Texas lawmakers also increased parole rates and shortened probation terms as crime rates declined and the state avoided major new prison expenditures and reduced the state prison population.

Nevada lawmakers balked at a similar price tag of more than $2 billion for new prison spending in 2007 after projections forecast more than 60 percent growth in the prison population, according to the Pew Center on the States. The state enacted several new policy measures and reforms in the area of public safety and criminal justice, including expanding in-prison education program credits for inmates and increasing good-time credits for early release.

Nevada also improved and expanded vocational and substance-abuse treatment programs and reinstated a commission to review the effectiveness and efficiency of sentencing and corrections policies.

“These types of policy changes are not simply a response to the economic downturn,” Gelb says. “Before this recession began, states like Texas recognized that by strengthening their probation and re-entry programs, they could cut corrections spending, protect public safety and hold offenders accountable for their actions.”

The Pew survey follows on the heels of a recent report by the Washington-based research and advocacy Sentencing Project, which looked at efforts to reduce state prison populations in Kansas, Michigan, New Jersey and New York. All four states achieved significant reductions in the number of inmates over the last 10 years, with New York and New Jersey reporting reductions of 20 percent and 19 percent, respectively, according to the report, “Downscaling Prisons: Lessons from Four States.”

Pew researchers conducted the survey in conjunction with the Association of State Correctional Administrators, which represents the directors of all state departments of correction and the Federal Bureau of Prisons. Researchers surveyed all departments of corrections and the Bureau of Prisons for population counts for the year ending Dec. 31, 2009-Jan. 1, 2010, confirming that new counts were consistent with the 2008 jurisdiction count reported by the Bureau of Justice Statistics.

While many state prison systems are seeing declines in inmate populations, the federal prison system may see an increase of 7,000 inmates over the next year, according to officials.

With U.S. prisons close to 40 percent over capacity, lawmakers are looking toward the causes of the increased numbers of incarcerated, says Harley Lappin, director of the Federal Bureau of Prisons.

The United States has more prisoners per capita than any other nation. The federal government houses 210,000 people in prison, half of them drug offenders. Nearly 18 percent of federal inmates are housed in private prisons run by contractors, while the remaining 172,000 inmates reside in FBOP facilities that are filled to more than 37 percent of capacity.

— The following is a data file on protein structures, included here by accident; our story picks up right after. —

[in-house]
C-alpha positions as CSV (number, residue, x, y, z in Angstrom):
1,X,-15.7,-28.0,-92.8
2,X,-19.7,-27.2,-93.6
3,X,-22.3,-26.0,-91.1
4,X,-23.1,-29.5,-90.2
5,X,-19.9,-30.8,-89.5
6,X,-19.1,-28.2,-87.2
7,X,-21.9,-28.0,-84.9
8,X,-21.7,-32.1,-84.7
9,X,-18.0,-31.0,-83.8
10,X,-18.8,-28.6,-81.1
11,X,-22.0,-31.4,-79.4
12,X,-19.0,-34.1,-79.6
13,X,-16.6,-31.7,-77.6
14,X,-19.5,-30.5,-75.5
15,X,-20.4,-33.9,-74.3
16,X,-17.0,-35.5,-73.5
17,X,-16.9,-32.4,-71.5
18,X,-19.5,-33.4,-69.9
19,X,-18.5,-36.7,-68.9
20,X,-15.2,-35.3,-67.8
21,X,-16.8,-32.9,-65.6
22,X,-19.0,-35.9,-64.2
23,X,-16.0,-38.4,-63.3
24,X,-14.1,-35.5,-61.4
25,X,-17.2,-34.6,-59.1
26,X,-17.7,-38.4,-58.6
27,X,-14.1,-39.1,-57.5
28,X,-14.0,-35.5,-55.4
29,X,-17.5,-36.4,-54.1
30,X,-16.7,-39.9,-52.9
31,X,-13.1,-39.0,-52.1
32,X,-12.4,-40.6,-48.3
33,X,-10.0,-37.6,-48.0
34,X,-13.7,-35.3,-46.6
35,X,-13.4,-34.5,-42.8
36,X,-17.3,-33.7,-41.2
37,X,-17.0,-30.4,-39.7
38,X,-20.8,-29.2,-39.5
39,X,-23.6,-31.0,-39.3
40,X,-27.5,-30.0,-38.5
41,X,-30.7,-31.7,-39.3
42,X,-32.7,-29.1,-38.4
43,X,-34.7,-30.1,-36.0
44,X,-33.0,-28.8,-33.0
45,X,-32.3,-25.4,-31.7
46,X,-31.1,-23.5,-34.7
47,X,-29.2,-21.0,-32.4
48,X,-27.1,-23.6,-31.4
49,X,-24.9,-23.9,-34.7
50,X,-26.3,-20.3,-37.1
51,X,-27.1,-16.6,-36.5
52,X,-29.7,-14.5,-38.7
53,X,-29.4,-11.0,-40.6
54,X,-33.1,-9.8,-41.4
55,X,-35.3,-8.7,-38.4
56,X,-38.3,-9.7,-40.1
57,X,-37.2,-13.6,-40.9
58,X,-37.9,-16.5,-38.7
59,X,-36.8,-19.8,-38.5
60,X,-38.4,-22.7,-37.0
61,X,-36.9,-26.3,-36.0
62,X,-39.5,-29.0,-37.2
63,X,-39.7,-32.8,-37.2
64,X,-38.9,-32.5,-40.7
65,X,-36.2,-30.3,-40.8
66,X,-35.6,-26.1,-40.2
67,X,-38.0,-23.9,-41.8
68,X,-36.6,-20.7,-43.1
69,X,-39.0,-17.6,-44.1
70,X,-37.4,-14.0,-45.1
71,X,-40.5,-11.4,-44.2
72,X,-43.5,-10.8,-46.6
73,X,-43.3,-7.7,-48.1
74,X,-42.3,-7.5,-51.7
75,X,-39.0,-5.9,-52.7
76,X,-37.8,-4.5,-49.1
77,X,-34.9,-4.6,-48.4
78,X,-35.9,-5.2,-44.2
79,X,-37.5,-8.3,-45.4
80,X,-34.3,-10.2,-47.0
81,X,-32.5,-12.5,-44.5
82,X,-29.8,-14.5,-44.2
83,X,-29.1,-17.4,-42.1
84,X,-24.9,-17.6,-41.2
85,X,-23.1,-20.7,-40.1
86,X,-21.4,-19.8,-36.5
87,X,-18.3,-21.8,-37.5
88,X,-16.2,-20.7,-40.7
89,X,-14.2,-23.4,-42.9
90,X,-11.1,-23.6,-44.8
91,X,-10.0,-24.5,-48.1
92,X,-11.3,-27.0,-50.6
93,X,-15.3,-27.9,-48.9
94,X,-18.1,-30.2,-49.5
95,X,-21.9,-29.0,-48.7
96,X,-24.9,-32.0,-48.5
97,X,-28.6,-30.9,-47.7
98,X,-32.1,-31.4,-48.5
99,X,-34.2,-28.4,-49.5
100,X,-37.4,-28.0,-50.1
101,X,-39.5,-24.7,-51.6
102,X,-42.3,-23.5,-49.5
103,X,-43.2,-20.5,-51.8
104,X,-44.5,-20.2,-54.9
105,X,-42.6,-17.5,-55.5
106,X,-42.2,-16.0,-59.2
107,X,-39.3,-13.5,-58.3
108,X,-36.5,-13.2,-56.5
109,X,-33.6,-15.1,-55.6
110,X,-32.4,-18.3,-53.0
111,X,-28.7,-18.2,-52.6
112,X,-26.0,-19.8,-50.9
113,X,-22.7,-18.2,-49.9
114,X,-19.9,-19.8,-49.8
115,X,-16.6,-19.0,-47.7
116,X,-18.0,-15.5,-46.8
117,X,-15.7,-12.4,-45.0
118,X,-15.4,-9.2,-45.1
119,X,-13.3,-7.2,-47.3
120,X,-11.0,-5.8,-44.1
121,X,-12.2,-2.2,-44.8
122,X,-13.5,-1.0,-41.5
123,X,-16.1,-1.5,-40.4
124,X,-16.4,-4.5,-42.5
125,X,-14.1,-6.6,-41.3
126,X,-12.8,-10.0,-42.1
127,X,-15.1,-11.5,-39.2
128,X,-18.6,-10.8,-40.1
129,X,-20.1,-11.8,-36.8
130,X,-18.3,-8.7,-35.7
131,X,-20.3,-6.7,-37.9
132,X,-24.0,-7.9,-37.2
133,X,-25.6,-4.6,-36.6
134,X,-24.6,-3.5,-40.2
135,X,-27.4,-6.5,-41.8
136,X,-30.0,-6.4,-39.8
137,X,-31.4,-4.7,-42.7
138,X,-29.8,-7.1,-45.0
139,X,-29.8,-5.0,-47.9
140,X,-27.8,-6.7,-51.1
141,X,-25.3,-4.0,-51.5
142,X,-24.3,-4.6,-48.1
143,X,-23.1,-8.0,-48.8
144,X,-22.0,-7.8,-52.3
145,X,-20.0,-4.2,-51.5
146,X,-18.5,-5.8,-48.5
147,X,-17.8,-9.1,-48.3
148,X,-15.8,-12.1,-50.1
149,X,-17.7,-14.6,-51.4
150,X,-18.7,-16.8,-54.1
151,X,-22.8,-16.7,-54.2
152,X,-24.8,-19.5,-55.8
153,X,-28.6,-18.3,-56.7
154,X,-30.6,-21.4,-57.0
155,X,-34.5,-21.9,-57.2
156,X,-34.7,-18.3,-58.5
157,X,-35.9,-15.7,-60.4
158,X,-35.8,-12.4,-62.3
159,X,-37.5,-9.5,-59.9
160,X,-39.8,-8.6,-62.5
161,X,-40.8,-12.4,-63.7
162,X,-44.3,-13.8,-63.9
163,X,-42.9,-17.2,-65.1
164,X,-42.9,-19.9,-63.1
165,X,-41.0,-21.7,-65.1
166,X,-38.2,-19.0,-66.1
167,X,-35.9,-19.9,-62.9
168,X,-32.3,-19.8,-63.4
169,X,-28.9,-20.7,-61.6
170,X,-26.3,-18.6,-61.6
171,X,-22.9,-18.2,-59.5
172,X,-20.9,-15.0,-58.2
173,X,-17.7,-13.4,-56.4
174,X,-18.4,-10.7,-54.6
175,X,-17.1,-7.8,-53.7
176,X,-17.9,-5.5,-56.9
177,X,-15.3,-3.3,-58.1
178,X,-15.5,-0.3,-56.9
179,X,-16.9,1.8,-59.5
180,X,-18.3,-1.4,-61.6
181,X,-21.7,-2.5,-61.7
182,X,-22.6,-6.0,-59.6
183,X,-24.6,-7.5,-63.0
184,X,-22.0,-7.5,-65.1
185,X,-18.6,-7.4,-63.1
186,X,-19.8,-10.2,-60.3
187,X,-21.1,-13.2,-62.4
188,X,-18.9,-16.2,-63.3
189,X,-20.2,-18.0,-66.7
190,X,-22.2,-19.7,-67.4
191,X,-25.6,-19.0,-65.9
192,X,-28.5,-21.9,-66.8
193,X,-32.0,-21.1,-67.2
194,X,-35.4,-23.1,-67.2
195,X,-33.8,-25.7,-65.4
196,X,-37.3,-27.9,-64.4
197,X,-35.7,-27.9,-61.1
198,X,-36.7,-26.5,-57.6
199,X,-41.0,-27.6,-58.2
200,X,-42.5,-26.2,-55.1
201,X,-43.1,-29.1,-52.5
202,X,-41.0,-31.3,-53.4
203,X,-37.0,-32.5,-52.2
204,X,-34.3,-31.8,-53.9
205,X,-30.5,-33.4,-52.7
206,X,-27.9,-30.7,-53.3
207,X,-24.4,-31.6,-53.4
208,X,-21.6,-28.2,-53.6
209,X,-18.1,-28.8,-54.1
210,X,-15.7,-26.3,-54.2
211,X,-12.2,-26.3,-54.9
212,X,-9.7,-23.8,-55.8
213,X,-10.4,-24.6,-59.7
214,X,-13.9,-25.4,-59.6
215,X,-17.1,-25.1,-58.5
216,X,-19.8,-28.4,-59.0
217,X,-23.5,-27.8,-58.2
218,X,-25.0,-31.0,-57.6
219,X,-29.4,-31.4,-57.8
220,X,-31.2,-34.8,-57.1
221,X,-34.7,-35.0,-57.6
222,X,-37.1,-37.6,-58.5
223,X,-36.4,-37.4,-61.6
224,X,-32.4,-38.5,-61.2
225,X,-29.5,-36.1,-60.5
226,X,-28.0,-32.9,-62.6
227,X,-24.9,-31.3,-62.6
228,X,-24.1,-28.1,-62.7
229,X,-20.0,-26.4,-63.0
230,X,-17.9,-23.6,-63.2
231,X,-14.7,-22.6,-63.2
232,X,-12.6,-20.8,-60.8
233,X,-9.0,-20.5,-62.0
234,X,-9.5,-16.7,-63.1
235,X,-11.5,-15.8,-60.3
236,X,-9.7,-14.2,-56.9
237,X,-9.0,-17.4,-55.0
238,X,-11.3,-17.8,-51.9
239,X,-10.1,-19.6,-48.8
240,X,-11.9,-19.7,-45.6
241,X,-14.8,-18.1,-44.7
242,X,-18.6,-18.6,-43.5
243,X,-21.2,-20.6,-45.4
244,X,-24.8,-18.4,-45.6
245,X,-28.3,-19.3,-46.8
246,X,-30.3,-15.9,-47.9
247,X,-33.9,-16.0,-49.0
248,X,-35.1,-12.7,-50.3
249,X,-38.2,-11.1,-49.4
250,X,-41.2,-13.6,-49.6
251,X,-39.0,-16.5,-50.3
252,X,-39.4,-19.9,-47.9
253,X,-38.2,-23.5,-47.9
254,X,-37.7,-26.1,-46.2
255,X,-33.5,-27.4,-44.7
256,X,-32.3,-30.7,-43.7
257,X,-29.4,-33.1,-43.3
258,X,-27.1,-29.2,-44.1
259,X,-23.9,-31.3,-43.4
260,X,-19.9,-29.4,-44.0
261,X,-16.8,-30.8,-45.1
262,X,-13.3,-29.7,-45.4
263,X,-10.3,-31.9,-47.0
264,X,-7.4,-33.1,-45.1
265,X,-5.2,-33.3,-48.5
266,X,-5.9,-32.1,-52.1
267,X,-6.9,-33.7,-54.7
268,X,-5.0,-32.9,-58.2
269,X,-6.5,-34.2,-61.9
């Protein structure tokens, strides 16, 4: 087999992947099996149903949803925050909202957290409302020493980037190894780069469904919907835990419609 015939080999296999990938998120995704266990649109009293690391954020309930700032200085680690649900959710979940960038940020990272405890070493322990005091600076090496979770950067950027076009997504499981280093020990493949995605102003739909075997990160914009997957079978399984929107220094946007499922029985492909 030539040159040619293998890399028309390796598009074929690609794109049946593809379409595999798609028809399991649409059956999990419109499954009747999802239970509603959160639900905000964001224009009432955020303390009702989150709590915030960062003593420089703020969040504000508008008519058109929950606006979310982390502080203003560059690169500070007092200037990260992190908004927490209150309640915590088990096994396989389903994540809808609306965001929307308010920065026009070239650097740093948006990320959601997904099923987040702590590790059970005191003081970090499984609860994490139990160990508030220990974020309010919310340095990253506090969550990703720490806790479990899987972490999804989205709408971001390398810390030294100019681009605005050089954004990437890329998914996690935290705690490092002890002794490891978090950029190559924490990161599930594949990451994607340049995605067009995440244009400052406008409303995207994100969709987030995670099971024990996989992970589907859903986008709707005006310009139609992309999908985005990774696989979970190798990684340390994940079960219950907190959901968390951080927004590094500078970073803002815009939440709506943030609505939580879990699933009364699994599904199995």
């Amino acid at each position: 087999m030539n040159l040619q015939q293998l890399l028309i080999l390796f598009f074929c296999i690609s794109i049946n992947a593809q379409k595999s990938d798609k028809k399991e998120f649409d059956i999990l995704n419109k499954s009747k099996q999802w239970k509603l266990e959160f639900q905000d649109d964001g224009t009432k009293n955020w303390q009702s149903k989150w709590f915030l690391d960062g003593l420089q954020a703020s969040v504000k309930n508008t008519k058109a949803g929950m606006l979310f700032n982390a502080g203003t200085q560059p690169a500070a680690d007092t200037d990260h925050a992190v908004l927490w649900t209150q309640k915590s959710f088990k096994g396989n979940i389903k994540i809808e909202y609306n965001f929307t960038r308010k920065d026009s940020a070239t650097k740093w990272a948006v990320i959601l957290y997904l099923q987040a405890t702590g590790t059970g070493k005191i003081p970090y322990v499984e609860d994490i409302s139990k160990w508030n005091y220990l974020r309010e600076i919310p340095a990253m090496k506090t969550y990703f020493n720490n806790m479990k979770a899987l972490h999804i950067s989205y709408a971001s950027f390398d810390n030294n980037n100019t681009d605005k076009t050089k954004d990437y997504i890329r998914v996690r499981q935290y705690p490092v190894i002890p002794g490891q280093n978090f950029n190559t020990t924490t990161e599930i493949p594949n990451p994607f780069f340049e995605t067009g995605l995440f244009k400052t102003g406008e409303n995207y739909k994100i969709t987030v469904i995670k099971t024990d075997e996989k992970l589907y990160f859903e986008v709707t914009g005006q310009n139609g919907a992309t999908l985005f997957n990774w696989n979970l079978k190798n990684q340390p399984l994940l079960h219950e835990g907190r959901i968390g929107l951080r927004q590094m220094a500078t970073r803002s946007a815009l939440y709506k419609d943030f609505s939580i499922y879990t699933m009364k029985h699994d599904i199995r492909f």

For 2011, the prison bureau has requested $6.1 billion, an amount roughly $6 million more than the bureau’s 2010 fiscal year budget. Currently, each inmate costs taxpayers $27,000 per year.

“The inmate population far outpaces the bed space added,” Lappin said at a congressional hearing earlier this year.

One cause is an increase in female prisoners, who now make up 6.5 percent of the country’s prison population. The United States has also seen a 45 percent increase in the last two years of people booked for immigration crimes, while countries such as Vietnam and Cuba refuse to take back convicted citizens, leaving them in U.S. custody indefinitely. Approximately 55,000 federal prisoners are non-citizens.

Of the 60,000 inmates released last year, around 20,000 were deported. The average prison term is 10 years, while nearly 40 percent of released inmates return to crime and then are returned to federal prison, according to prison officials.

“I don’t think we’re doing a good enough job,” Lappin said while testifying at a hearing in March.

An additional contribution to growth is new federal laws for crimes that traditionally have been state crimes, include laws related to sex, drugs and gun offenses. The result has dropped state prison populations to a 38-year low, while federal re-entry programs designed to teach inmates job and life skills are hampered by overcrowding.

Overcrowding has led to greater violence among inmates who are double- or triple-bunked in rooms meant for just one prisoner, according to reports.

Of the federal prisoners locked up, 55 percent have been convicted of drug crimes; 15 percent, weapons crimes; 11 percent, immigration violations; 8 percent, violent crimes; and 4 percent, sex offenses.